“Integrating data from across government and providing access via a single entry point will reduce duplication, encourage efficiency, and lead to long-term reform in data collection and use,” the government said.

Funding is also being boosted for CSIRO’s digital research network Data61 to develop a data integration platform to supports law enforcement and regulatory agencies to better detect, prevent and disrupt illicit activities within Australia and overseas.

Meanwhile, the DTA will also develop a federated data exchange platform to cut down on the building and maintenance costs incurred by individual agencies and encourage them to pursue the government’s ‘cloud-first’ policy.

Gartner analyst Dean Lacheca has welcomed the government’s focus and commitment to better service delivery.

“Specifically, the focus on shared whole-of-government platforms, the attempt to breakdown some of the data silos that plague governments around the world through the “Tell Us Once” style of system and federated identity management framework are all good steps towards digital government maturity,” he said.

“The challenge now is to deliver against these commitments.”

He added that the commitment to legacy modernisation was welcome given how much of public sector technology budgets are chewed up by it globally.

“Governments need to pay down technical debt by accelerating modernisation initiatives to allow them to explore alternative sourcing options and to focus on innovation and meeting citizen expectations.”

“Funding to train public sector employees in digital skills is another good step,” Mr Lacheca said.

According to a recent CIO survey by Gartner, lack of skills was seen as the biggest barrier to government agency CIOs achieving their objectives.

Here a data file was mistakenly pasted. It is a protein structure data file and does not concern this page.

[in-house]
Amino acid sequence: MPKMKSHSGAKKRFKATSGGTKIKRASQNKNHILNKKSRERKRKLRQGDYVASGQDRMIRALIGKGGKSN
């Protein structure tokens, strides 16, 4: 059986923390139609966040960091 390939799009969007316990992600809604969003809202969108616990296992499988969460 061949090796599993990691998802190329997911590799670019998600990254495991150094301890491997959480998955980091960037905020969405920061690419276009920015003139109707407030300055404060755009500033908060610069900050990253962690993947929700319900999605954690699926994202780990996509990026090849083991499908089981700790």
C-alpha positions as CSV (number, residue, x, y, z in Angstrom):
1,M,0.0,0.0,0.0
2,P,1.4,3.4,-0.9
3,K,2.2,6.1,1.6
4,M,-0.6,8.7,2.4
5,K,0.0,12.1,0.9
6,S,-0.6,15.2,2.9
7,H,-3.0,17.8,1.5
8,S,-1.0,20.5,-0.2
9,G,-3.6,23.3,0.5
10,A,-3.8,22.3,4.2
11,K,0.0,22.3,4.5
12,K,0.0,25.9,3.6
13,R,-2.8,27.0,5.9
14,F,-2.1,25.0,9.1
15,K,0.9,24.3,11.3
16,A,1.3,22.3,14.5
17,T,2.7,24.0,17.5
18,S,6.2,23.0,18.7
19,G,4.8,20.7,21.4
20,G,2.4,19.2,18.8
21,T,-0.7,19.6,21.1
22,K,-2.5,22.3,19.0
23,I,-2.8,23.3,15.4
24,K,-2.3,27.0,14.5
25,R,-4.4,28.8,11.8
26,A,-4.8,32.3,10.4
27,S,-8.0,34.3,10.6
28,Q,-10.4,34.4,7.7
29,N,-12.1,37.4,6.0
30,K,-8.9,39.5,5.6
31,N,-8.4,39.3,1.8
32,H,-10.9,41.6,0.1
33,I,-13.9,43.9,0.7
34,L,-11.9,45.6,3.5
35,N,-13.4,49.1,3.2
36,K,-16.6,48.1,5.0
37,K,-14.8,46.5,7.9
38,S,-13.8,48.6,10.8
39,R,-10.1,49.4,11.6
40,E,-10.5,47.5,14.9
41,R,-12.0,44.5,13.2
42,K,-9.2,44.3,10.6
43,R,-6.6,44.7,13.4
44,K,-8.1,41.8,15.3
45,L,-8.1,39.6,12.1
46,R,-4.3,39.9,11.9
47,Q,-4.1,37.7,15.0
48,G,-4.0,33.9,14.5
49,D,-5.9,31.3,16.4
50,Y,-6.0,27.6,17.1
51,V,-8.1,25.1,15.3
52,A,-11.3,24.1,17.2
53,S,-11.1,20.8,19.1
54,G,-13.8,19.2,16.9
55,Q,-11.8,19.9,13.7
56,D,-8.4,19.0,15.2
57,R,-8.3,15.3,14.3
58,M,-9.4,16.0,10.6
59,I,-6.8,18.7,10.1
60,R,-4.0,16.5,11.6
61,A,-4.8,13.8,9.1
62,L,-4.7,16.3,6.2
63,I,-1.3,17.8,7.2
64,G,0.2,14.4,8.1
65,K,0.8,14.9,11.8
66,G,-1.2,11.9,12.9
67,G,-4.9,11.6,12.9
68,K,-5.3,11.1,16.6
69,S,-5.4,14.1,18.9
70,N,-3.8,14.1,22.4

The continued push to strengthen the nation’s digital infrastructure and capability has been welcomed by the ICT industry bodies as well.

The Australian Information Industry Association’s chief executive Rob Fitzpatrick said that the government’s commitment to increase technology investment across the public service will lead to better delivery of services to Australians.

“These are smart investments that will enable the adoption of future technologies as government services evolve,” he said.

Australian Computer Society president, Anthony Wong, said the budget has delivered good news for expediting Australia’s transition to a digital and knowledge economy.

“We would see three key pillars to achieving an economy higher up the value chain and one which affords higher paying jobs; these being a strong banking and finance sector, a strong cyber security capability that delivers trust and developing high-level STEM skills in the education system,” he said.

The economic contribution of the internet and digital-enabled economy is forecast to increase to $139 billion by 2020, representing 7.3 per cent of overall GDP in Australia, with some estimating the potential of currently available digital technology to contribute between $140bn and $250bn to Australia’s GDP by 2025.

Mr Wong said that this federal budget has managed to strike a positive note on the fronts that will play part in maximising the potential of the ongoing digital revolution.

“We were pleased to see the investments in the Cyber Security Advisory Office, backing of our fintech sector, and the commitment to improving student outcomes,” Mr Wong said.